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How to rehab…an artist’s story

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You may have noticed I’ve been “absent”. It is now mid-September 2021 and my last email to you was back in January! I’m happy to report that I’m “back” from where I’ve been and want to tell you all about it. Last week was my final week of Physical Therapy and I’m more or less back to work.  Not exactly 100% back but…let’s call it 80%.

May 26th I had my right knee replaced.  Knee replacement is not a fun experience but I felt like I needed to get it done. I gotta tell you, the first three weeks were rough but I was able to stop taking most of the pain meds after that and was hoping to return to a more normal life. But by the end of the first month, I had lost 25 pounds and my blood pressure meds were working against me.  I was tired, depressed and basically dragging along from day to day. My family and my doctor helped me get back on track.

Somewhere around 3 to 4 weeks out from surgery, I felt the need to draw…to do some art. Living without art was just not like me. Since I was mostly bedridden, I tried propping myself up and drawing. I had been rereading some of my favorite comic artists so I tried drawing some of their work. It was a disaster; I felt as if I had lost my coordination and could no longer draw.  I had to resort to more or less scribbling to get anything done. I was doing a crude form of gesture drawing with little control over the lines.    

It was a month and a half after surgery before I could sit in my studio and draw. It was hard to get my right leg under my desk/table in my studio but I could finally draw for brief periods of time, and things improved.  I had a few successful sessions scribbling in a sketchbook but nothing to brag about…certainly nothing to feel good about.  In retrospect though, the “scribbling” was just what I needed.  I literally had to go back to the beginning of the drawing process…starting with scribbling…and start over. It was illuminating to discover that in a few short weeks away from my studio, I could lose that which I had spent a lifetime learning.  It was a  rude awakening but a lesson worth learning.  Things fell into place as my stamina came back,slowly. Yes there is stamina involved in drawing and/or painting.  My coordination has slowly returned and, most importantly, my attitude perked up.  Emphasis on the word SLOWLY here.  

So, it has been 3 months and 2 weeks since my knee was replaced and for a period of time about halfway through this, I wondered if I was going to fully regain my ability to draw. I was fearful I might not get it back which is something I had never thought about before. During that time I would not work on my painting commissions because I thought I might cause actual damage to the paintings.  But each day and whatever drawing I was working on kept encouraging me.  I could see old skills coming back and as I entered the eighth week post surgery I felt more optimistic.  I could actually do serious art again.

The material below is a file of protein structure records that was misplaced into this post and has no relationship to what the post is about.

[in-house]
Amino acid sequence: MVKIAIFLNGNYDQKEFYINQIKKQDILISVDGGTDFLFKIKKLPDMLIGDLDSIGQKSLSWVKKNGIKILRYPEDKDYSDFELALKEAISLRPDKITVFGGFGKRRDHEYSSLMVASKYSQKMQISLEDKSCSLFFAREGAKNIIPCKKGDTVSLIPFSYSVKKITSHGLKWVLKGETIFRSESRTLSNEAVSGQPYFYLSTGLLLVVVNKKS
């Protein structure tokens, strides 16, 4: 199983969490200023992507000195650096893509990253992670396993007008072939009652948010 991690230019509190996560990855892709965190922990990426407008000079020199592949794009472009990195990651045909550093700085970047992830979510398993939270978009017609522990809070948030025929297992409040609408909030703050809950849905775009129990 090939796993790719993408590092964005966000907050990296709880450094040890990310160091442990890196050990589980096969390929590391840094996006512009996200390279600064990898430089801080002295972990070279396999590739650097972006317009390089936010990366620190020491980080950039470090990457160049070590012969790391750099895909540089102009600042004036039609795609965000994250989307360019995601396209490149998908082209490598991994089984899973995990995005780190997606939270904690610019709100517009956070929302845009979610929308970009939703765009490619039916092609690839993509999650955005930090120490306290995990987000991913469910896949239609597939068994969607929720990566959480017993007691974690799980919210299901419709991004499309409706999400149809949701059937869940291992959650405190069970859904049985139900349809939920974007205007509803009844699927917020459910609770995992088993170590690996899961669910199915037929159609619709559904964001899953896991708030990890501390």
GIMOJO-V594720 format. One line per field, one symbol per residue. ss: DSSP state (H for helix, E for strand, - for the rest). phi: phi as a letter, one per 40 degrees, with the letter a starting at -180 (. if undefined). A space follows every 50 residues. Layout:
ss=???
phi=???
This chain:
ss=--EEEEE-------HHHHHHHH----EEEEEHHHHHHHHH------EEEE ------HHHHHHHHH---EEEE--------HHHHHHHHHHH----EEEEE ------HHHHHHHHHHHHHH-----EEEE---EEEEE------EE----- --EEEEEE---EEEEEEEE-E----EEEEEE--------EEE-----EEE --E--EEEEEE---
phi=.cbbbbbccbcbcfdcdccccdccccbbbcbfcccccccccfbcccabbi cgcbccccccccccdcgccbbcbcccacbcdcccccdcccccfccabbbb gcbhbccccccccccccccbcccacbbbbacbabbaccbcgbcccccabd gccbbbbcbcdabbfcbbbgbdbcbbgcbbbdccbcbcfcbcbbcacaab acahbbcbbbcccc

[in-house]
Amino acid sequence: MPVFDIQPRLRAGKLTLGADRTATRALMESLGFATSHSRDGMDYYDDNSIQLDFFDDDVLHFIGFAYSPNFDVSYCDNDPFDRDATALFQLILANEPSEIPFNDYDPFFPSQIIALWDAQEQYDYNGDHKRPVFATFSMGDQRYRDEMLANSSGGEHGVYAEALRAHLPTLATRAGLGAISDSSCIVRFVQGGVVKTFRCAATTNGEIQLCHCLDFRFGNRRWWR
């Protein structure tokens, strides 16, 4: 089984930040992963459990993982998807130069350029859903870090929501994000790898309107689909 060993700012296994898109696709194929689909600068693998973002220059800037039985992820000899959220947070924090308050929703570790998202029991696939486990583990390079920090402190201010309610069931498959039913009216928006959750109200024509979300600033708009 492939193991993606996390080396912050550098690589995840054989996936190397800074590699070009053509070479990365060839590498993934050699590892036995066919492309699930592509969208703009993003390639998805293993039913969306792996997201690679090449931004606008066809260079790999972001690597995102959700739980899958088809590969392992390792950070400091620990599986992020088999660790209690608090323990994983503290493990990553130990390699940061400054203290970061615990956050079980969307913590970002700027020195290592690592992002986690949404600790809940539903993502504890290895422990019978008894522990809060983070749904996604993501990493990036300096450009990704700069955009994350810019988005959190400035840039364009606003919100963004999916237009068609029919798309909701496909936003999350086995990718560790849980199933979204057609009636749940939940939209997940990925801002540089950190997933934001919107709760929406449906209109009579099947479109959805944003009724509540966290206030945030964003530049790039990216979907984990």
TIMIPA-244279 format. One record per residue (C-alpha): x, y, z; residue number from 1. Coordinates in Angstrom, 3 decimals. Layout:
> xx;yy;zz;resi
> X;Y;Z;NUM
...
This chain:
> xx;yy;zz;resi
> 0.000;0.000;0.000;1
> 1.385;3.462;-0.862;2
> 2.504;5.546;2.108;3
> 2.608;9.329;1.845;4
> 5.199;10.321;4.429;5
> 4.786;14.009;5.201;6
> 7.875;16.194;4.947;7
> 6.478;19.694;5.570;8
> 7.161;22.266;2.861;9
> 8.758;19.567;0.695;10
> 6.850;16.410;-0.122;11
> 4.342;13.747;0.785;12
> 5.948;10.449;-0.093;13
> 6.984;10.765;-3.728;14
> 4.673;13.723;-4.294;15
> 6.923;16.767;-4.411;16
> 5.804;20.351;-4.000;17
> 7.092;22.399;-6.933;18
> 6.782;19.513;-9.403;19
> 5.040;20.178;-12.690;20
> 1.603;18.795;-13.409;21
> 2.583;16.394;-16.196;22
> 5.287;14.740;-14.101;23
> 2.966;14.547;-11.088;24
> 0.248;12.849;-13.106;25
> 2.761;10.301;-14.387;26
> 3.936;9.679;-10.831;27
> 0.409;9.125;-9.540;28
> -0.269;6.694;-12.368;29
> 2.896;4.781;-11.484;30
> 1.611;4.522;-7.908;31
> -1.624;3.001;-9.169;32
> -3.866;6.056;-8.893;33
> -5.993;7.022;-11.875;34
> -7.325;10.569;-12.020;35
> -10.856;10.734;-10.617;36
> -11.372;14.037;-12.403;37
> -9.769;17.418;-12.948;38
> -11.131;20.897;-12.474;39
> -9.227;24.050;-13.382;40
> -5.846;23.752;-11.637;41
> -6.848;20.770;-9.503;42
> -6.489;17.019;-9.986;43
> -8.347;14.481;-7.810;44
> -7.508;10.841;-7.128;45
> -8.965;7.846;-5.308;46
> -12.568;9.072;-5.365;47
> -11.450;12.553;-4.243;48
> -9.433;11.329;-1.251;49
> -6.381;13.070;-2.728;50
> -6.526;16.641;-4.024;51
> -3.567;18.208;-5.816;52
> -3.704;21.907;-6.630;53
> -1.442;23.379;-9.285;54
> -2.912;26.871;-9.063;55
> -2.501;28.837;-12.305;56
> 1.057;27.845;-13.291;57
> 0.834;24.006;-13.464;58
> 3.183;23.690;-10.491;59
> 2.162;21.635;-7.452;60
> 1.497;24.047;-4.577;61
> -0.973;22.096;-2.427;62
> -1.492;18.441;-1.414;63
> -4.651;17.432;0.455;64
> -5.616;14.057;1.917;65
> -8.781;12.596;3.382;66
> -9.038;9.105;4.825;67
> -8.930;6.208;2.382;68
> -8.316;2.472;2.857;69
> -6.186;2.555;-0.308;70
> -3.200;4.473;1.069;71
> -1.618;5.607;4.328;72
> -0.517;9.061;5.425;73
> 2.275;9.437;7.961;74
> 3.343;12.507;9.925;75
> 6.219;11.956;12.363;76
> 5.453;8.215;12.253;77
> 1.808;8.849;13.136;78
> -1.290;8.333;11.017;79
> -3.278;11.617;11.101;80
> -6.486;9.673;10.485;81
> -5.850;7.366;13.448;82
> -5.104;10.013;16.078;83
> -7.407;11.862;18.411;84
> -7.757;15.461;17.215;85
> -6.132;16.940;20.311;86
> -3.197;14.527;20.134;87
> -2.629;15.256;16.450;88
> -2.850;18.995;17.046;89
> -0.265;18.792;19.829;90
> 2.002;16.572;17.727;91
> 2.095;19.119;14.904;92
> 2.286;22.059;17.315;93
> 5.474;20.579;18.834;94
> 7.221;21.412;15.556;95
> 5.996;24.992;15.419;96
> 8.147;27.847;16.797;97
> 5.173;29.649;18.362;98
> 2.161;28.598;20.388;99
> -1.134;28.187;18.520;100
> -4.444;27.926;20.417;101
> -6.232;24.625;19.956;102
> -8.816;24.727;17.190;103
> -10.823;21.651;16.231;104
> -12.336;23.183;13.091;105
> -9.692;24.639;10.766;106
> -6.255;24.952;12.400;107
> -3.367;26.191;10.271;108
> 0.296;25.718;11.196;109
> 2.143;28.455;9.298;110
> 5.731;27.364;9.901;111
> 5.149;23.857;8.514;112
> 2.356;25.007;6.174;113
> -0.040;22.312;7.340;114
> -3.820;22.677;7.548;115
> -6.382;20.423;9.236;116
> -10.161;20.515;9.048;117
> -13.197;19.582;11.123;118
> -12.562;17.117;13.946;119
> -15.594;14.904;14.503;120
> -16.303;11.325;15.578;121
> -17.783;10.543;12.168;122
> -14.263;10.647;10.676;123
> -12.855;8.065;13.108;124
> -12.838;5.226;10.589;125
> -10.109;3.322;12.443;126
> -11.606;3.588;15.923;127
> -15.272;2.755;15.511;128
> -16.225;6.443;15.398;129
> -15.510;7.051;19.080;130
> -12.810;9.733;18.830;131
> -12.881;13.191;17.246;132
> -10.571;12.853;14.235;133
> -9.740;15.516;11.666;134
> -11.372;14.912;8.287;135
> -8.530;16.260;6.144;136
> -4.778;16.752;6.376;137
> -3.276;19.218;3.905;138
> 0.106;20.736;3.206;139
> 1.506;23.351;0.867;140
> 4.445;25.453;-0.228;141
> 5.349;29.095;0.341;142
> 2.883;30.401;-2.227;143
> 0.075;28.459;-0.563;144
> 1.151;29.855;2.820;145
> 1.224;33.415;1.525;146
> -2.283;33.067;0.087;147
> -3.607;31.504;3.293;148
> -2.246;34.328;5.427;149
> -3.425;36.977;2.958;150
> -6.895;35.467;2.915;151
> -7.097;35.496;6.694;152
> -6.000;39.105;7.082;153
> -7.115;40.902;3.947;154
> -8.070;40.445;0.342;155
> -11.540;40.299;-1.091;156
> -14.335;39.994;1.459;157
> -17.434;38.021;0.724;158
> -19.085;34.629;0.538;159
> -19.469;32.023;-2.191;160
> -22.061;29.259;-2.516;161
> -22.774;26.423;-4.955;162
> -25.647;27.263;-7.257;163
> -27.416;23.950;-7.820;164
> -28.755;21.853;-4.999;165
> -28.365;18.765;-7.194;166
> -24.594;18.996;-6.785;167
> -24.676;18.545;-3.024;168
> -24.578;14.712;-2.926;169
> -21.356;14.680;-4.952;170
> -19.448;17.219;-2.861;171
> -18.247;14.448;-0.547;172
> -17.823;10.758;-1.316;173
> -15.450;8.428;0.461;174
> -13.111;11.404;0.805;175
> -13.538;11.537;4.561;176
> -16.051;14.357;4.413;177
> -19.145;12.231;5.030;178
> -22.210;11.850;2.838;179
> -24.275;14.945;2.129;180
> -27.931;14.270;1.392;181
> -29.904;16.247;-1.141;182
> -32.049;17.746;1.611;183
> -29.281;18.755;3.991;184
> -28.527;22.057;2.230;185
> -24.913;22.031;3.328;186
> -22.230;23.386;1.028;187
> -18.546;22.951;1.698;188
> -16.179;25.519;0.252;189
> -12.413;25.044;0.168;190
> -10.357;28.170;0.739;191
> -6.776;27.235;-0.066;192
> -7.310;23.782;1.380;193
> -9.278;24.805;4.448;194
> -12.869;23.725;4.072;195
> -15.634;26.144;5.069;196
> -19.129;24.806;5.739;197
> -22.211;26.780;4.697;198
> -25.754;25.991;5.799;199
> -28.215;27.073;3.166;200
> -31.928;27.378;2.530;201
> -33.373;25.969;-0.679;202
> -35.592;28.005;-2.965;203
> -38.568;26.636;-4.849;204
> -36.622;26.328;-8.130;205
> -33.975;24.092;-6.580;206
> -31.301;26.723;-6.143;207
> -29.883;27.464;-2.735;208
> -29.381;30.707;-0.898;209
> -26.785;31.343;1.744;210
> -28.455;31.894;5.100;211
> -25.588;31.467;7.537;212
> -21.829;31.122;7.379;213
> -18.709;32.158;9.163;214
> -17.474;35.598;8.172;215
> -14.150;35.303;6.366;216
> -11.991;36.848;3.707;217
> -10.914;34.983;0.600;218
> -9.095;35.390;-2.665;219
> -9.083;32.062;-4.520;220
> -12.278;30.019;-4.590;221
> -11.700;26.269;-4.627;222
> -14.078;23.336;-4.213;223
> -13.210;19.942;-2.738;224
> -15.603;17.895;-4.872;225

One technique I have used to dig myself out of my doldrums is a little project I started back last winter.  It is a small booklet sized sketchbook in which I work out various designs using felt tipped markers…b/w or color.  I try to come up with variations of what I call “line designs”…repeated lines that may be straight or curved.  Lines can be of varying lengths; you can fill the page or stop when the spirit moves.  Sometimes I plan what I want to do and other times it is literally as the spirit moves me.  Take a peek at a few of these drawings from my sketchbook, starting from back in July and running up through early September. You can almost see the lines getting a bit straighter and the designs gaining complexity over time.
The most important thing that relates to my “lost ability” is the importance of repetition. Repetition is really important if you are trying to regain control of your coordination while using a pen or marker.  And it really was a “life saver” for me. If you have any questions about how I used these sketchbooks in my recovery, please contact me here!
all images copyright Daniel Coston 2021

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